The answer is a person, who God accepted as the one and only human being that would give us entry into heaven. As I said with this article never mentioning the answer probably because it would change the theme of its subject matter making it a personal issue rather than a general topic. When we speak of this person it generates a personal thought, it triggers a response or a mindset towards relationship not religion...

      Answer = Jesus Christ! When we look at what God did on our behalf by sending His one and only Son Jesus to earth as a human being just like us but without sin then it becomes personal. It brings us to a relationship with a living God who desires for us to be with Him daily and that only happens through Jesus Christ. On our own, we aren't accepted, forgiven, made right, no matter what we do in our efforts of good works here on earth. It's only by God's grace or undeserved favor that He sent His Son to be the sacrifice for our sins, to make us right before God, to give us forgiveness of our sins and to be accepted by God on that day of judgement.

      That's the answer we need to know while living in the now! That's the person we should have a relationship with daily. We are already judged, it's only when we receive and accept God's gift of His Son Jesus and choose to believe and trust in Him is when judgement goes away. That's the filter that God sees us through – His Son Jesus! Otherwise keep doing stuff, keep going through hoops here on earth hoping God recognizes your efforts. That's what religion will do and it's a slap in the face to Jesus who died on the cross for us all because we will never be able to do enough of good to be recognized by God. Jesus took care of that for us. Jesus + nothing = eternal life in heaven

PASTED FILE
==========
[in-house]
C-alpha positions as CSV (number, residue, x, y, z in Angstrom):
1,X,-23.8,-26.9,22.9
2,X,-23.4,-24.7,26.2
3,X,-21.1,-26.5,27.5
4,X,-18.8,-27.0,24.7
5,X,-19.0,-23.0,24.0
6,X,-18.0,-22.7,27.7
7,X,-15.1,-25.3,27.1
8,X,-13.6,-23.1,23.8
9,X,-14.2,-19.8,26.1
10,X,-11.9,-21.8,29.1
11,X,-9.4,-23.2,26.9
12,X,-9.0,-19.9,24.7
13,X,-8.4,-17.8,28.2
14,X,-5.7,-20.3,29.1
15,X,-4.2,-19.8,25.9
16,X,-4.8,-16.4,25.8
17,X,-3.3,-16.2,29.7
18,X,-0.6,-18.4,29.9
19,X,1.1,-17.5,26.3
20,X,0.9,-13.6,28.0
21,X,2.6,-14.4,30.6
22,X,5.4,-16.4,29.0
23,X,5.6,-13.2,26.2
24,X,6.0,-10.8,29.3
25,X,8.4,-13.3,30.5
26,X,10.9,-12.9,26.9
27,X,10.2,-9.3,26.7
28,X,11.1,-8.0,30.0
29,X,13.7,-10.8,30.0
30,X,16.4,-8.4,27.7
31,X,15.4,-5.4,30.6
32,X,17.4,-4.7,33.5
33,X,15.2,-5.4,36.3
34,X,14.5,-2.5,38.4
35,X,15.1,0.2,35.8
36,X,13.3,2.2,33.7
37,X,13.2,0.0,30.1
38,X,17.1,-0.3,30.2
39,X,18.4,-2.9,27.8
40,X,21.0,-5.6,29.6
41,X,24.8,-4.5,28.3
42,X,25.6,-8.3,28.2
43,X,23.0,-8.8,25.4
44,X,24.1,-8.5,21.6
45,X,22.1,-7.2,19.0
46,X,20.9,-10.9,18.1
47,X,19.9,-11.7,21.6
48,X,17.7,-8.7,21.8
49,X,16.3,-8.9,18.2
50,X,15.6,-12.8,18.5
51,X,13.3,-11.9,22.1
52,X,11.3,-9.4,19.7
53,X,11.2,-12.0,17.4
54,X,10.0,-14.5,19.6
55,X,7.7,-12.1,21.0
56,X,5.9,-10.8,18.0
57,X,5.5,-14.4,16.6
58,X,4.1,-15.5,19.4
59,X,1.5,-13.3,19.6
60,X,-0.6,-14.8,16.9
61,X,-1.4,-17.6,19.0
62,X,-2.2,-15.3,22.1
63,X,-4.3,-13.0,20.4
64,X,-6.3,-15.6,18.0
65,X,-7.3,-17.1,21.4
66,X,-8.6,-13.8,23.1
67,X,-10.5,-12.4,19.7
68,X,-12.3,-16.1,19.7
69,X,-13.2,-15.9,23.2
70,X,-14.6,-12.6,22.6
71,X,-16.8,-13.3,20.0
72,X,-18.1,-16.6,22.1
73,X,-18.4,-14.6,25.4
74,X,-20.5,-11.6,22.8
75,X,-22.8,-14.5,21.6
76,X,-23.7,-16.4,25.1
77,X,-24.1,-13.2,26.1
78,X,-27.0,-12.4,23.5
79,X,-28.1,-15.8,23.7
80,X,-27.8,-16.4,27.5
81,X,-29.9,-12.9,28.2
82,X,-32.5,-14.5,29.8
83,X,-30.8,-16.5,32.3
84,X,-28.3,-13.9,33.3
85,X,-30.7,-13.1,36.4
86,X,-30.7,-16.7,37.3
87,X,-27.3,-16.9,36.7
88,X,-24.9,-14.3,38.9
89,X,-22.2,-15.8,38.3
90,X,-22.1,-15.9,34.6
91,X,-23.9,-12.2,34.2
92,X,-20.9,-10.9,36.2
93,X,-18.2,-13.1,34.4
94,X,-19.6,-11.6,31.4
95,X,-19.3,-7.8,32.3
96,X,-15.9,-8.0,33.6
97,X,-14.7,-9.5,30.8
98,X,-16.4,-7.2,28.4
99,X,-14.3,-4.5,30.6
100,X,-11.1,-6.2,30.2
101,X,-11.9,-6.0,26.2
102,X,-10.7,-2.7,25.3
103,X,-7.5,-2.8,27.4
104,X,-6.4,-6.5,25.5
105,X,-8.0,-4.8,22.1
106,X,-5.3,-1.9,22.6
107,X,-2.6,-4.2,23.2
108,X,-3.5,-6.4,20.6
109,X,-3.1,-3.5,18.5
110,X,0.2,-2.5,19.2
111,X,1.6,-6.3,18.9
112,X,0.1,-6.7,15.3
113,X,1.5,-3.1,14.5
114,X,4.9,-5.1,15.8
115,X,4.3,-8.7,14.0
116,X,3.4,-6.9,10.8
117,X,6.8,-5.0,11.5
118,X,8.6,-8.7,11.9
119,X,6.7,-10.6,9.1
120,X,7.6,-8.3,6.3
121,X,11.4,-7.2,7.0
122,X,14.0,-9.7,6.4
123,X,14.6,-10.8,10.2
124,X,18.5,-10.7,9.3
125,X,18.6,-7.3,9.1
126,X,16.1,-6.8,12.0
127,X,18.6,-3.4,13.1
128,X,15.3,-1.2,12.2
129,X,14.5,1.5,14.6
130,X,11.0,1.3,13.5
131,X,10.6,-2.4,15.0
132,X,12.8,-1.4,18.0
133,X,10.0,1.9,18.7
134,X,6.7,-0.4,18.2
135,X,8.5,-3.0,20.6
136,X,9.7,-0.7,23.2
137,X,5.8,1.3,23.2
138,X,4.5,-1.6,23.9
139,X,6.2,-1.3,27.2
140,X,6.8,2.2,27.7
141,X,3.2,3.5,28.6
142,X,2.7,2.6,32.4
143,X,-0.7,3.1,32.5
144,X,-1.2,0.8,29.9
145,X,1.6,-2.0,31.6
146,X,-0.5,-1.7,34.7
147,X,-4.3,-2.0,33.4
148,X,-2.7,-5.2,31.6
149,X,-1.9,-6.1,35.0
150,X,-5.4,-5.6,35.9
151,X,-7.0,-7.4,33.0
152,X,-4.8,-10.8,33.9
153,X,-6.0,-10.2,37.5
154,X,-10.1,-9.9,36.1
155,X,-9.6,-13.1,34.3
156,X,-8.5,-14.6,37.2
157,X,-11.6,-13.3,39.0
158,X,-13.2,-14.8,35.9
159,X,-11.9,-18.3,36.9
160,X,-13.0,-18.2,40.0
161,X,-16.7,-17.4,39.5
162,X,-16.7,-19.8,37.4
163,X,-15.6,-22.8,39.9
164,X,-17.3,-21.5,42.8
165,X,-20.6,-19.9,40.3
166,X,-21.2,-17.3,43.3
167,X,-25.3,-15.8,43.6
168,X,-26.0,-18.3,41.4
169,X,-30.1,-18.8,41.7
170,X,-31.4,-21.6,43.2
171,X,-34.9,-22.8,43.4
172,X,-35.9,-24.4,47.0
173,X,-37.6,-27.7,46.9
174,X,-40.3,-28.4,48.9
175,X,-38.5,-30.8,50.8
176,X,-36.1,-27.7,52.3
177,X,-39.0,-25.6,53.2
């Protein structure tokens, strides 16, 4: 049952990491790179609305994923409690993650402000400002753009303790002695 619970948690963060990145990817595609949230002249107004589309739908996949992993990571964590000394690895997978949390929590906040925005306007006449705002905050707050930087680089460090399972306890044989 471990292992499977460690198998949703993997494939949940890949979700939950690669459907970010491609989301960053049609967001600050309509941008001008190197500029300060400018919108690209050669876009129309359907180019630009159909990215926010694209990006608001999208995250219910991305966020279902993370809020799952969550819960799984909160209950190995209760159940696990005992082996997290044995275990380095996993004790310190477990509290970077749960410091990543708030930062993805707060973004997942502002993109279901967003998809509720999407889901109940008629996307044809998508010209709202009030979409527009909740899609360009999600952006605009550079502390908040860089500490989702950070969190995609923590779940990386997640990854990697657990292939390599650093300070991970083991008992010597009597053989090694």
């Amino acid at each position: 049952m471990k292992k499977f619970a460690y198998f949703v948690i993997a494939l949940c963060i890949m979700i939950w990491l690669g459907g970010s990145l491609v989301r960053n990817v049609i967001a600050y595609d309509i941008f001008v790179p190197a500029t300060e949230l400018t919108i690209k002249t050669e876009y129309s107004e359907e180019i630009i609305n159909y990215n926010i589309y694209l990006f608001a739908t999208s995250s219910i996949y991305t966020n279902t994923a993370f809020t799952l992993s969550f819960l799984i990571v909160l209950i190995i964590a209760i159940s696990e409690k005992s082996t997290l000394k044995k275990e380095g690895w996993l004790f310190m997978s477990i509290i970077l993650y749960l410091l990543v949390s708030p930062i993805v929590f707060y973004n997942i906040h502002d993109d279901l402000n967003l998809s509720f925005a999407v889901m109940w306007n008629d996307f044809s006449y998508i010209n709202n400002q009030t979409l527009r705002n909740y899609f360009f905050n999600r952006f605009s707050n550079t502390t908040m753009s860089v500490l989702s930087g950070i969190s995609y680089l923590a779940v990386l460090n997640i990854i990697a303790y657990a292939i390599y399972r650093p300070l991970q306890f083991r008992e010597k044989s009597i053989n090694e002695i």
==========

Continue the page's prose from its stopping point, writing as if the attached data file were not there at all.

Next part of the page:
The spiritual side of this article is just as bad. It's all about feelings, love, connecting spiritually to who? If its God then one must go the Bible unless it's some other god. I agree with the writer that says the spiritual person will not engage personally or make a choice to follow something or someone, but will choose to sit on the fence with their faith. Spirituality to me is just a cover for people to say " I want to worship whomever or whatever my own way!" It's all about me, it's all about my feelings and my self guided awareness...

      It's only through understanding what God did in his Son Jesus for us all that brings us into the place of knowing what it is to be spiritual. We are all made up of body, soul and spirit. Our spirit or some say the soul is one in the same must be regenerated due to sin, If your a believer of what the Bible teaches about these things. When Jesus died and rose from the dead which by the way no one has ever done in the history of mankind. He left us the the Holy Spirit, who is the Comforter, who is the guarantee of who we are as God's children. When we realize that we can't do anything of our own to make us right before God because of our sin nature, when we understand that sin needed to be dealt with by judgement and punishment, when we accept and receive God's forgiveness of sin and when we believe and trust in Jesus Christ as our personal Lord and Savior that's when become a spiritual person.

      I guess I am both, I am a Christian which means Christlike or trying to be like Christ. Which is also a religion, but from my reply I hope you see my interpretation. I am a spiritual person based on my relationship with Jesus Christ and the Holy Spirit who lives within me, who I choose to allow full control over my actions...

      I hope for someone to read my reply and fully understand what it means to be a child of God. I hope everyone knows how much God loves you, enough to send His Son to die for you. I have kids, I couldn't give my son up like that especially for me and my terrible history of sins. I hope you hear from God today 🙂

      September 30, 2012 at 11:48 am |
  12. shofacke

    The author of this article might want to read The Life of Pi.

    September 30, 2012 at 8:33 am |
  13. Greg

    I understand where the author is coming from, however I feel before any judgments about an individuals beliefs, practices, ethics are called into question, that it is more important to look at results. This goes for both people of a specific denomination or those not affiliated with any denomination. If the results of either persons beliefs are a more contented life, bringing joy to others, comforting those in pain, as well as other traits, then that is all that matters. Don't most religions promote a personal relationship with God? Me, I have a personal relationship with my Higher Power, which is love and positivity. And feel that it is all about the searching, not the finding. I feel the most connected when I'm in the moment (i.e. rock climbing). Hopefully anyone searching can find the contentment in life they are searching for!!

    September 30, 2012 at 8:32 am |
    • elephantix